ABC boss Mark Scott fires back at critics and calls for clarity on size of funding cuts

The managing director of the ABC has tonight taken aim at its critics rejecting suggestions that the public broadcaster retreat from the online space, while also calling on the Coalition government to provide clarity of the size and time frame of proposed funding cuts.

ABC boss Mark Scott

ABC boss Mark Scott pictured at Mumbrella360 earlier this year

In a strongly worded speech to the University of Melbourne, Mark Scott tonight rejected recent comments by the communications minister Malcolm Turnbull that there was no need for cuts to ABC content and that any cost savings imposed on the ABC could be found through “back office savings”.

“The mythical ‘backroom’ solution, for instance, where large savings can be ripped out of a media organisation while content remains untouched, suggests binary decision-making, some separation between two fields that simply does not accord with practice in any organisation,” said Scott, referring to the need to look at both operational and content savings.

“To find substantial savings, you need to look at all parts of your operation,” he said. Scott also told the audience that the public broadcaster was frustrated with the lack of clarity over the extent of cuts.

“Some commentators have suggested the ABC should stop grandstanding and get on with belt-tightening,” said Scott, indirectly referencing the minister’s critique of proposals that would have seen the axing of shows like Lateline.

“The reality is the ABC has already been belt-tightening, and taken steps to deal with what amounts to a $120 million funding cut over four years.”

“In the May budget, the Government introduced the somewhat novel concept of a ‘down payment’. This ‘down payment’ came in the form of an extraction of funds from our triennial funding settlement—a 1% cut to base funding and the termination of the Australia Network contract.. Now, ‘down payments’ normally provide some notion of rights for the payee about  when and how the final payment will be made. But not so in this case.”

Scott also told the forum:  we’ve been waiting for the Government to reveal just how much more they want back from the ABC, some of the ABC’s critics have taken this opportunity to step up and offer us helpful guidance on where cuts must be made, while ABC supporters have been telling us where they must not be made. We’re hopeful that this will, finally, be resolved soon.”

However, the managing director of the ABC rejected calls from the likes Coalition Senator Cory Bernardi and the conservative think tank the Institute of Public Affairs to scale back its online operations, which the ABC’s critics see as a potential competitor to traditional media struggling to grapple with the online world.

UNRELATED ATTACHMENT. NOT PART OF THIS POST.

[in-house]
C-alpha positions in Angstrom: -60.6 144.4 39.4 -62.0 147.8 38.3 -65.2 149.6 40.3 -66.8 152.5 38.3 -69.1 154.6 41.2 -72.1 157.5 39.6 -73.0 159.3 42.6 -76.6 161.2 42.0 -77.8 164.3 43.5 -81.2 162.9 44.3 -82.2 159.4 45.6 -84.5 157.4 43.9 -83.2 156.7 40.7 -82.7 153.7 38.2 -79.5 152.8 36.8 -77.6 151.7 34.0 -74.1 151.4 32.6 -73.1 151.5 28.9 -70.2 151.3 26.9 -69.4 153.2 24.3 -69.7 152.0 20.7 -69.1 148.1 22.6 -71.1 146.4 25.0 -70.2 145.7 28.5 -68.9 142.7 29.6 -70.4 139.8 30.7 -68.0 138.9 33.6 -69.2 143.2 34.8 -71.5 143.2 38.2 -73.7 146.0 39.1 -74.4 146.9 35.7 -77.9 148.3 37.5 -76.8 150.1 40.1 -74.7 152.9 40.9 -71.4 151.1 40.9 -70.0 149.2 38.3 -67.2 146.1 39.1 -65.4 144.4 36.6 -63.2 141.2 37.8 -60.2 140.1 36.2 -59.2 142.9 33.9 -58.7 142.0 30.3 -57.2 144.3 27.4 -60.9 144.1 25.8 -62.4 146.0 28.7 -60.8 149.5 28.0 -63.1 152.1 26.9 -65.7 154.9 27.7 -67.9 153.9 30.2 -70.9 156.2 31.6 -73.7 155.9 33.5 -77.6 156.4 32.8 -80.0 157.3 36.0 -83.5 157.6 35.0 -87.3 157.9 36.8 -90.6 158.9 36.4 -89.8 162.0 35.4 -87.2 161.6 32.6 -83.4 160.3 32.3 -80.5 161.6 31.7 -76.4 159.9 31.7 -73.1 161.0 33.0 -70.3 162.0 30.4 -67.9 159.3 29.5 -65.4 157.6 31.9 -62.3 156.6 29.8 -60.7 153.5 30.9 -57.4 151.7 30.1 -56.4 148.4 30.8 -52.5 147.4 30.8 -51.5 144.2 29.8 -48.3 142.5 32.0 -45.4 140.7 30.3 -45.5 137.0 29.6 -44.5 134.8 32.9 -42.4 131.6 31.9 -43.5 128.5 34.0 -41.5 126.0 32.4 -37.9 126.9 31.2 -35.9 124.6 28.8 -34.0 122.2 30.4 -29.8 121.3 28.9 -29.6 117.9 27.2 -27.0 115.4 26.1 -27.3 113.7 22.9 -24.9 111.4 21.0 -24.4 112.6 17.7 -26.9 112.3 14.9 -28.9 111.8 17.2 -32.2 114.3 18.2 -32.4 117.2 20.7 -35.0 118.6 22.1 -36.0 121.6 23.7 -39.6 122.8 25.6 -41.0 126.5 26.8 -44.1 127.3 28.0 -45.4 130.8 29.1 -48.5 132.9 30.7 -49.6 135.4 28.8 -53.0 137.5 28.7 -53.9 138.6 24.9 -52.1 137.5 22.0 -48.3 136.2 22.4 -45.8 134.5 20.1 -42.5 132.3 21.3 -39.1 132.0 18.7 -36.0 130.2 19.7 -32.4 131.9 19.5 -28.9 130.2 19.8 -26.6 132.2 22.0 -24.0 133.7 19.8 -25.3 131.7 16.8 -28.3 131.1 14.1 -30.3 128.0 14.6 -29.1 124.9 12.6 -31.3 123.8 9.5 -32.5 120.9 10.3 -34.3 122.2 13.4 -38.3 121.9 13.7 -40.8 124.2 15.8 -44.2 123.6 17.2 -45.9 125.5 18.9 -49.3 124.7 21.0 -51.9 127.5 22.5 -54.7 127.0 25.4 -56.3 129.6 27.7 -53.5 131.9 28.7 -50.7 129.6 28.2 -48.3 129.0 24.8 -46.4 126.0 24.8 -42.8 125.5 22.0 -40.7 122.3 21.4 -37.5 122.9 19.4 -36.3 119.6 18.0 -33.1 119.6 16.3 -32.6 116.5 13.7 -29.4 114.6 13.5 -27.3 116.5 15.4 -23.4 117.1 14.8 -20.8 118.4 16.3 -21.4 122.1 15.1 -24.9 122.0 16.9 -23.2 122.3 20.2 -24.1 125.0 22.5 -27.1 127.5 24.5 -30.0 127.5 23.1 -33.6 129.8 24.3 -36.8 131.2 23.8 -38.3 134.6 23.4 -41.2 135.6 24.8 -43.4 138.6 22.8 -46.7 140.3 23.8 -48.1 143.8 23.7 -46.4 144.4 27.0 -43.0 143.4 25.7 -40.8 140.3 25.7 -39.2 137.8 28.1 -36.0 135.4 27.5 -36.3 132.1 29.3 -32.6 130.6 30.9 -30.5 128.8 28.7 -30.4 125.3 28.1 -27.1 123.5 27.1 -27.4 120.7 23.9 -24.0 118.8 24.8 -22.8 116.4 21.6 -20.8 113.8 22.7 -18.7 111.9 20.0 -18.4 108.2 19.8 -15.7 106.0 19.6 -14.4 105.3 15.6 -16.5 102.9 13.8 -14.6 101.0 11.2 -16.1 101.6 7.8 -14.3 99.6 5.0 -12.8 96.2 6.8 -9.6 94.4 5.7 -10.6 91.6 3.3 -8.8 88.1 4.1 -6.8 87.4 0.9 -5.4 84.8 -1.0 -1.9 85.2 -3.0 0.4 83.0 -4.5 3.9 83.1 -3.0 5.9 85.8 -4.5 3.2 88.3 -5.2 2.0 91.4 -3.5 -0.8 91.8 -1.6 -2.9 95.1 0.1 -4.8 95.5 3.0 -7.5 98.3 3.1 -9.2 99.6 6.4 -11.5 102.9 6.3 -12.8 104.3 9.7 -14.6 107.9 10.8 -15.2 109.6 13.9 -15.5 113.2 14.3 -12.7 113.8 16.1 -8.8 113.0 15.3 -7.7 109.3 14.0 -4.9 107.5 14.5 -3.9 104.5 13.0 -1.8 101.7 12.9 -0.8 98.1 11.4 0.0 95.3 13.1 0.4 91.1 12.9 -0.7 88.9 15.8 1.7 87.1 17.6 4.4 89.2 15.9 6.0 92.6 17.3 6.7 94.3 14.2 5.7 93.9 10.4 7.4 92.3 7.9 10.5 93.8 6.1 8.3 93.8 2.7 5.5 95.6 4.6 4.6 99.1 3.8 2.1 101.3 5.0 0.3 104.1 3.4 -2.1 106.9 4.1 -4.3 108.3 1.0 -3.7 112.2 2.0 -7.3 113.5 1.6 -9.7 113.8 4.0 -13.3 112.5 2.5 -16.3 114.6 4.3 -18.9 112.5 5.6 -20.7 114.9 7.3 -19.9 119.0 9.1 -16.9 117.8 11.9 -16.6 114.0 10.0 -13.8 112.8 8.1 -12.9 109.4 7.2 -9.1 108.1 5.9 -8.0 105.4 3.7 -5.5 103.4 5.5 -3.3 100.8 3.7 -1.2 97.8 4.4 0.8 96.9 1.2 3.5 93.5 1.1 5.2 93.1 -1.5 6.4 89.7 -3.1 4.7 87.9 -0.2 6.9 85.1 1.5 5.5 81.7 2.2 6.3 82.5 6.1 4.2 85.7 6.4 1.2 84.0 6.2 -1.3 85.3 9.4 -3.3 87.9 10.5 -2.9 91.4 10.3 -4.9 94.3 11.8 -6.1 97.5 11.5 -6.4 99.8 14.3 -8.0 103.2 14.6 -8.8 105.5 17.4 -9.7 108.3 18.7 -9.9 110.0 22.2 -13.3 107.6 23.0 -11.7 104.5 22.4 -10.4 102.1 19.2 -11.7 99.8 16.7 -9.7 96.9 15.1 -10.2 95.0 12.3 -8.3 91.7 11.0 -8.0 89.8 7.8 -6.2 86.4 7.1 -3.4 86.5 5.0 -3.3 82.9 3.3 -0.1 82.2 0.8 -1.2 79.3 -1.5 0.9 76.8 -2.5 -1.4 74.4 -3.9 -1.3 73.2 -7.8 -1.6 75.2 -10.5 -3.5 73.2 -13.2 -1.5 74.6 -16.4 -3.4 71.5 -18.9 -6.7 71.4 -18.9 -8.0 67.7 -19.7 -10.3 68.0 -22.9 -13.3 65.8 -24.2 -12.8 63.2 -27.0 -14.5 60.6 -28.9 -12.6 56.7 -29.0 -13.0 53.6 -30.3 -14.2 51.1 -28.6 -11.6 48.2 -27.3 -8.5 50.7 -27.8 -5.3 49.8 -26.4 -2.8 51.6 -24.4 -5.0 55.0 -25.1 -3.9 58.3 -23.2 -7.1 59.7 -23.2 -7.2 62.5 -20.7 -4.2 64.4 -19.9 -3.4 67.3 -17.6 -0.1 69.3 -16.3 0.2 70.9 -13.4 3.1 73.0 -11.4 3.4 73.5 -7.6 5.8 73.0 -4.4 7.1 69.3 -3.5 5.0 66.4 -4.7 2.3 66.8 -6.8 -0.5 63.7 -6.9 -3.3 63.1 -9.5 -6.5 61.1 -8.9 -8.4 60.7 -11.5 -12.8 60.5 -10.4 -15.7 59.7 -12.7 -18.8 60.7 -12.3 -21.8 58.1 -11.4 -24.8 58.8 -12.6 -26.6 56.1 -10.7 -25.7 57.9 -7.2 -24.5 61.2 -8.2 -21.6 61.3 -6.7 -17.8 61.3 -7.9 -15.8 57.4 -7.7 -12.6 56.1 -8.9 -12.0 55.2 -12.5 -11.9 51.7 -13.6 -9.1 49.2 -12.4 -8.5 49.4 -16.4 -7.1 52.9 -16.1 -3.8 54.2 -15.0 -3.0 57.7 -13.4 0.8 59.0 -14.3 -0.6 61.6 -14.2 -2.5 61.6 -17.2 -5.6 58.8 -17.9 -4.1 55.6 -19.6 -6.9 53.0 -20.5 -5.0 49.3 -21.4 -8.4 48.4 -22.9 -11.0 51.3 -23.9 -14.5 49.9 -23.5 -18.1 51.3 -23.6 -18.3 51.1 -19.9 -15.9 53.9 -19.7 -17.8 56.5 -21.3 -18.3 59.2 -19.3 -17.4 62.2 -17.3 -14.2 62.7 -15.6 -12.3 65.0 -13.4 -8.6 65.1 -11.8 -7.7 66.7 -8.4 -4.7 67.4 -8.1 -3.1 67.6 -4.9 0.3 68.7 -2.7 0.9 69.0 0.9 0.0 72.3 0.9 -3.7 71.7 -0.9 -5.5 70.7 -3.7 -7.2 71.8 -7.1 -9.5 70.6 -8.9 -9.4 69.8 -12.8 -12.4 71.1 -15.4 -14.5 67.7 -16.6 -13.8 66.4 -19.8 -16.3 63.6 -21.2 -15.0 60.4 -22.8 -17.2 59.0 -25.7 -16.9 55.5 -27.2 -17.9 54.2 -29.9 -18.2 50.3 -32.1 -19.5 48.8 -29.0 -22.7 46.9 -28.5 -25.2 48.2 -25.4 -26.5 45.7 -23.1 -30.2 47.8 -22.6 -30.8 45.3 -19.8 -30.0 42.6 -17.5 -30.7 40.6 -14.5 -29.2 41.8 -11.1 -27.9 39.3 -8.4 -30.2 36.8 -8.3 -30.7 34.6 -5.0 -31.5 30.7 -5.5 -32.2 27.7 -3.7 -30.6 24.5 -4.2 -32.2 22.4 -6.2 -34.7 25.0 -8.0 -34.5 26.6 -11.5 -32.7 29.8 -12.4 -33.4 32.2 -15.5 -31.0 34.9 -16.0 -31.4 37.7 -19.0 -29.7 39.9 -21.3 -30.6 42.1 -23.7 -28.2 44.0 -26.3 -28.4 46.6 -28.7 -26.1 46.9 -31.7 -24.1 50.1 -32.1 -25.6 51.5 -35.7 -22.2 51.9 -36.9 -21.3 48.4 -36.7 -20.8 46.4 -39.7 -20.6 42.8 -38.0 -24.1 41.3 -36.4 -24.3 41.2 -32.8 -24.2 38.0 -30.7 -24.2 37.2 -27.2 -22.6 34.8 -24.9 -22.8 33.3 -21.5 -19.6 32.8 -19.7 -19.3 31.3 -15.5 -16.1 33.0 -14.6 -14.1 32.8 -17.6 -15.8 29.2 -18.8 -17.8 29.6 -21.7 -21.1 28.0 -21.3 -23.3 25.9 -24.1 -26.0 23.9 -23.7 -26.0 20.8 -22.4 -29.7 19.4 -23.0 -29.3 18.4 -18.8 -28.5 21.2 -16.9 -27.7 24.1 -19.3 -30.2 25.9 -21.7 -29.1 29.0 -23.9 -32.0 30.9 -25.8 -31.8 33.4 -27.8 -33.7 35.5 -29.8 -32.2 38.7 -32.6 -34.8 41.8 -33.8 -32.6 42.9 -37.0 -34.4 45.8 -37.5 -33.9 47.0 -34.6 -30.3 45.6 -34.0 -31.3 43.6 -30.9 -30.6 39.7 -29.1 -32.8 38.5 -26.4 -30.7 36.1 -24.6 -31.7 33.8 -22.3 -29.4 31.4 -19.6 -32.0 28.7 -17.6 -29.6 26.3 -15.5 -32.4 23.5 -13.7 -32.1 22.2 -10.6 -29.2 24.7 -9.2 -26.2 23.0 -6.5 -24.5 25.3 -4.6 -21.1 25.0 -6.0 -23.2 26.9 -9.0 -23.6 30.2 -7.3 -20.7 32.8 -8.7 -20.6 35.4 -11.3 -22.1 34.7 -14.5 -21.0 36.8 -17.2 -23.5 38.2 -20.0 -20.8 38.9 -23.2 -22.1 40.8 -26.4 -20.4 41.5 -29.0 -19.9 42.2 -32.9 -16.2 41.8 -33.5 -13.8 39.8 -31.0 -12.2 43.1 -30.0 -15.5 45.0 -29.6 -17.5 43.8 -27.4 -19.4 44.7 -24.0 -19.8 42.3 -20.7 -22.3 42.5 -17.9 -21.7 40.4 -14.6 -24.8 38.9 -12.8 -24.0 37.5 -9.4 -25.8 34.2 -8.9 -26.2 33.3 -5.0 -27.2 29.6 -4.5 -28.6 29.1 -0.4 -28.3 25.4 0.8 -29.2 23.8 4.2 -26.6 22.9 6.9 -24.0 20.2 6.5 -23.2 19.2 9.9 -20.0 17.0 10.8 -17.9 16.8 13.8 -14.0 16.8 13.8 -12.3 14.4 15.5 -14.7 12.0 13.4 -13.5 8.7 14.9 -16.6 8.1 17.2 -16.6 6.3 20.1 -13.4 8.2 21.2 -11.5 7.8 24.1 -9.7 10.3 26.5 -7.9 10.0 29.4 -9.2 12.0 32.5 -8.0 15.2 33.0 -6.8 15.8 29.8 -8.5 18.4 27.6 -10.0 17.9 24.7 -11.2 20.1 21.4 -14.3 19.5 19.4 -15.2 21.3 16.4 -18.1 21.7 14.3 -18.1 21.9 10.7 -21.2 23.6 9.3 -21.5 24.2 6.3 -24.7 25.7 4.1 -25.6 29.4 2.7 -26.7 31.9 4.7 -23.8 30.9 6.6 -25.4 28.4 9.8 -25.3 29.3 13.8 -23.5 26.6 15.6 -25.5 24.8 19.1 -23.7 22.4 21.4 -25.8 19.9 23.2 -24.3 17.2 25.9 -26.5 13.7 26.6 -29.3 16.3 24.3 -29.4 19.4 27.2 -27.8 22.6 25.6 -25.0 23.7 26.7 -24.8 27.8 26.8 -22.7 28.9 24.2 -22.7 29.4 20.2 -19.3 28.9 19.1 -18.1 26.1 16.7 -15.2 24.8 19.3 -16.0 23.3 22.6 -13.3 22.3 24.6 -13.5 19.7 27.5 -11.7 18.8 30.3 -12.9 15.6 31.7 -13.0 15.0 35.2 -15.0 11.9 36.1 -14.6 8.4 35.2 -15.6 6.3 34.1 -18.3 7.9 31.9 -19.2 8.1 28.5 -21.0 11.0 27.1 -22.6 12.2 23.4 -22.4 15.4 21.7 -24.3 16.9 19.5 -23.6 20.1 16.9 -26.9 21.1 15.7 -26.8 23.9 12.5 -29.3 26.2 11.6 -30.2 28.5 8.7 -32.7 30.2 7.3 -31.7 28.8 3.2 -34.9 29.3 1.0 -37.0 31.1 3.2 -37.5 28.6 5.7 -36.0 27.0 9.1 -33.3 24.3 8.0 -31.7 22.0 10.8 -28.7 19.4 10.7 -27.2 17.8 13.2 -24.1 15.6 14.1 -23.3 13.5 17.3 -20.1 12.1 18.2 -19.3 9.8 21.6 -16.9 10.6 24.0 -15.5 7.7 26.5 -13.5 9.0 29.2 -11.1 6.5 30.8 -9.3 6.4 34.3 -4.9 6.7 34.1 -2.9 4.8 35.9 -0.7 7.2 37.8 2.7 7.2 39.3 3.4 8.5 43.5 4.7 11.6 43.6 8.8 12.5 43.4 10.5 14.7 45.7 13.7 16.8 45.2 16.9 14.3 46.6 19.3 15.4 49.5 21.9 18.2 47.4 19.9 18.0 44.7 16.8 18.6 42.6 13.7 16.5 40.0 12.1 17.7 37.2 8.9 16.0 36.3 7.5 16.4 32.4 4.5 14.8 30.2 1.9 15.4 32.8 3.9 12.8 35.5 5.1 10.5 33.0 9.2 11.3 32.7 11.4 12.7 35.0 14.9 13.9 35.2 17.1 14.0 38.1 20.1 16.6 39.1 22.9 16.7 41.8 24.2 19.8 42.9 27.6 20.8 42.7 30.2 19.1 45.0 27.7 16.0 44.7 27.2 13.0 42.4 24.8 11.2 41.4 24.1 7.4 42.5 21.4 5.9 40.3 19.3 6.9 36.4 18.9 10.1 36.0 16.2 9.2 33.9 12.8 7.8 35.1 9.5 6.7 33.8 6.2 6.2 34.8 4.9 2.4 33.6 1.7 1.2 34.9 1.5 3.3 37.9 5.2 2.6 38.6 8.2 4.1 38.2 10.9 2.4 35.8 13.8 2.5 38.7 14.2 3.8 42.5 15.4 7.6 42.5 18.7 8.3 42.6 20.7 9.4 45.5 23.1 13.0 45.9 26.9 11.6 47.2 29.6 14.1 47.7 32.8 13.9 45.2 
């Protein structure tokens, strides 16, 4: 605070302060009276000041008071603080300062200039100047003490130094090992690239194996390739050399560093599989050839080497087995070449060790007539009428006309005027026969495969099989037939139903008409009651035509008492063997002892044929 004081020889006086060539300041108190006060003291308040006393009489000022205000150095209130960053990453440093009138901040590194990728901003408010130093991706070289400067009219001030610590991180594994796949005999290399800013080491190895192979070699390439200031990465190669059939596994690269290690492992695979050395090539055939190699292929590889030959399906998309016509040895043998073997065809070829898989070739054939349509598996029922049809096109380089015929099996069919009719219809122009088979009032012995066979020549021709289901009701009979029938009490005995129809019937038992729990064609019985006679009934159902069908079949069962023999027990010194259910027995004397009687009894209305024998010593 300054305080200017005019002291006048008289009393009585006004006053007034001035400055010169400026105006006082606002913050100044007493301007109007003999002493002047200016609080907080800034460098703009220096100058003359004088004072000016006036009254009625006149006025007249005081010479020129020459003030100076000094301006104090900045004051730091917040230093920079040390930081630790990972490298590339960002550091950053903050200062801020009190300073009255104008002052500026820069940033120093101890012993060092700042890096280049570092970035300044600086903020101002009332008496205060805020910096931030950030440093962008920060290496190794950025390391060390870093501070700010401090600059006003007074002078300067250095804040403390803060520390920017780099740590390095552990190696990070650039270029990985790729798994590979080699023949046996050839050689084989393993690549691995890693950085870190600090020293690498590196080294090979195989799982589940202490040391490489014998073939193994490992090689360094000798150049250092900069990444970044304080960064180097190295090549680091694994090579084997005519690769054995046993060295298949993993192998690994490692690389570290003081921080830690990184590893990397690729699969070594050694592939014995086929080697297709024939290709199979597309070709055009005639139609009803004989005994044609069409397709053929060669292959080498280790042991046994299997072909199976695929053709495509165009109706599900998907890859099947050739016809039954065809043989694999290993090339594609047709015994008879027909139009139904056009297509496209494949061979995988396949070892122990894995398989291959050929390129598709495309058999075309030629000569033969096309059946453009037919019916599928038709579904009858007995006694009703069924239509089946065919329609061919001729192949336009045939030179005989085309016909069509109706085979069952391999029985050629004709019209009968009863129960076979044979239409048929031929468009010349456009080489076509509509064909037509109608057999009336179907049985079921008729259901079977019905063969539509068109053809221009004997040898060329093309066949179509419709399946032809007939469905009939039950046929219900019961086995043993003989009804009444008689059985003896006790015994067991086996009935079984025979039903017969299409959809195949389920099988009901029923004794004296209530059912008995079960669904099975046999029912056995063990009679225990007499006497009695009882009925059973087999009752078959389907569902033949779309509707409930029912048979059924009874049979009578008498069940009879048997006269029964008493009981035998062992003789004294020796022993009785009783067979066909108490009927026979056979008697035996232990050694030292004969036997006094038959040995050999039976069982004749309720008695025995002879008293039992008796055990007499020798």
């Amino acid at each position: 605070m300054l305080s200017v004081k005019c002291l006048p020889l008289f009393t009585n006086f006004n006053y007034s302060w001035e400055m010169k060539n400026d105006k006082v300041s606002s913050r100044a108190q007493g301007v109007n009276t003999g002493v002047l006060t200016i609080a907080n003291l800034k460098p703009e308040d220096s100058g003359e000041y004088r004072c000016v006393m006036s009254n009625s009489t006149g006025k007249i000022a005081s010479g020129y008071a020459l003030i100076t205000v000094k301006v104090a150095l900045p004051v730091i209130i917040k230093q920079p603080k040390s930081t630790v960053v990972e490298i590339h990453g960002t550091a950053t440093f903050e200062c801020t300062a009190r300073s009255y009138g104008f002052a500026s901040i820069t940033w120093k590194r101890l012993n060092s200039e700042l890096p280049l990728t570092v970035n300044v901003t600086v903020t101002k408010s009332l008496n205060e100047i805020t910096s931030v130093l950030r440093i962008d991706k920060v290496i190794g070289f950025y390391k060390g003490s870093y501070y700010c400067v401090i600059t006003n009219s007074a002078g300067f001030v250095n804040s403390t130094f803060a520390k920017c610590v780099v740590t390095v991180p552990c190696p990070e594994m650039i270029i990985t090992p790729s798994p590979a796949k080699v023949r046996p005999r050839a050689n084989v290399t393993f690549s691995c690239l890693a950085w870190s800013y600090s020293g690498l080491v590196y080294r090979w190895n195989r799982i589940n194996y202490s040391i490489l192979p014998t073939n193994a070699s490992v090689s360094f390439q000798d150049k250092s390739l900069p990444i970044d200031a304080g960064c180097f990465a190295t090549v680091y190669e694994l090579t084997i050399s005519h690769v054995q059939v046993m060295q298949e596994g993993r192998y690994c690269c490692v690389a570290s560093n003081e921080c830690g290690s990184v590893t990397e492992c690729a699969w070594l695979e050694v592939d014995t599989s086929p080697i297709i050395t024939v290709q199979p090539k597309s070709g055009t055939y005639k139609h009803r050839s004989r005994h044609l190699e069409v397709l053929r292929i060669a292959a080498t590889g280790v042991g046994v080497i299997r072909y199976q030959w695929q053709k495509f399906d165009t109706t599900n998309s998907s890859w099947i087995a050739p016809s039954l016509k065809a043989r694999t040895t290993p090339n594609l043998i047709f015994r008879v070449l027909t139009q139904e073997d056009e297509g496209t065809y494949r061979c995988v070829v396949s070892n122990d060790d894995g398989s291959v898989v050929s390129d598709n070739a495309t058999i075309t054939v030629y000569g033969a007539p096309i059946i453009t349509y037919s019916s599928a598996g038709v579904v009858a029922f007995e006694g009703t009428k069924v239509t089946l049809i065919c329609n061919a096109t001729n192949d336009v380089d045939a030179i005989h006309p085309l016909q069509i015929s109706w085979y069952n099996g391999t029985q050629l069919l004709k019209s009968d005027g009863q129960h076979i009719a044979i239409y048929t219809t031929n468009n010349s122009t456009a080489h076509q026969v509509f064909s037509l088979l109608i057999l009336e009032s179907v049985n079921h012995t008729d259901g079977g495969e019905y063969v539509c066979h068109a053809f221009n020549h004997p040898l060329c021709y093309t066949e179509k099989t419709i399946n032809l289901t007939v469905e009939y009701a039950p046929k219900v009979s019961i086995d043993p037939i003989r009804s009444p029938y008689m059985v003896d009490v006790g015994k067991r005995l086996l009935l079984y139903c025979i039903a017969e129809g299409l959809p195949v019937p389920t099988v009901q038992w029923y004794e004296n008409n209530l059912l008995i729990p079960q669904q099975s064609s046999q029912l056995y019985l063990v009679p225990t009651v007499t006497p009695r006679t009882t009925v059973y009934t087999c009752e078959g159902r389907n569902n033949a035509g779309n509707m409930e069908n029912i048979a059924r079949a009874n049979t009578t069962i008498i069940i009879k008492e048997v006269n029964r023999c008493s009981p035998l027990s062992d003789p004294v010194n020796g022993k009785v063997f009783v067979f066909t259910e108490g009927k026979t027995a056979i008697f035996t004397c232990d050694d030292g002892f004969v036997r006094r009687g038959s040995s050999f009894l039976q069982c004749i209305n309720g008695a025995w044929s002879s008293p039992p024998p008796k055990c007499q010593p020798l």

“The one option we will not be considering is to shut down investment in online and mobile. Close iview. Turn off public news online, or stop streaming it to mobiles and tablets,” said Scott.

“This option, if I can call it that, is based on the premise that removing the ABC from the Australian digital media space will mitigate the problems of commercial media.

“It’s a flawed premise. As Malcolm Turnbull has pointed, there may be a number of  reasons for the woes of News Ltd and Fairfax, but the existence of the ABC is not one  of them. The problem is not that they don’t have enough readers, but that they don’t have enough revenue… The ‘downsize the ABC’ protagonists, such as the IPA and Senator Bernardi, are  wrong on many levels.

“Wrong in suggesting that such a retreat would solve the problems of commercial  media organisations. Wrong in suggesting the public wouldn’t notice any difference if the ABC was removed from the digital space.”

The ABC boss said he understood the government’s budget situation and said it would continue to look for efficiencies but he also warned the government that voters believed in and supported the ABC.

“The ABC set out on the search for efficiencies a long time ago,” he said. “The review commissioned by the Minister was simply one more step down a road we’ve long been on. As the Government considers the ABC’s funding future, I hope they also keep in mind the incontestable fact that the ABC is the most trusted and respected media organisation in the country…

“But perhaps one of the greatest lessons of the ABC’s history is that while Governments have come and gone, public affection and respect for the ABC has lasted and prevailed. The Government faces many demands on its budget, and difficult decisions.

“Yet, as there is no doubt where the owners, the voters stand when it comes to #ourABC, the decision about the future of the ABC should be one of their easier ones.”

Nic Christensen 


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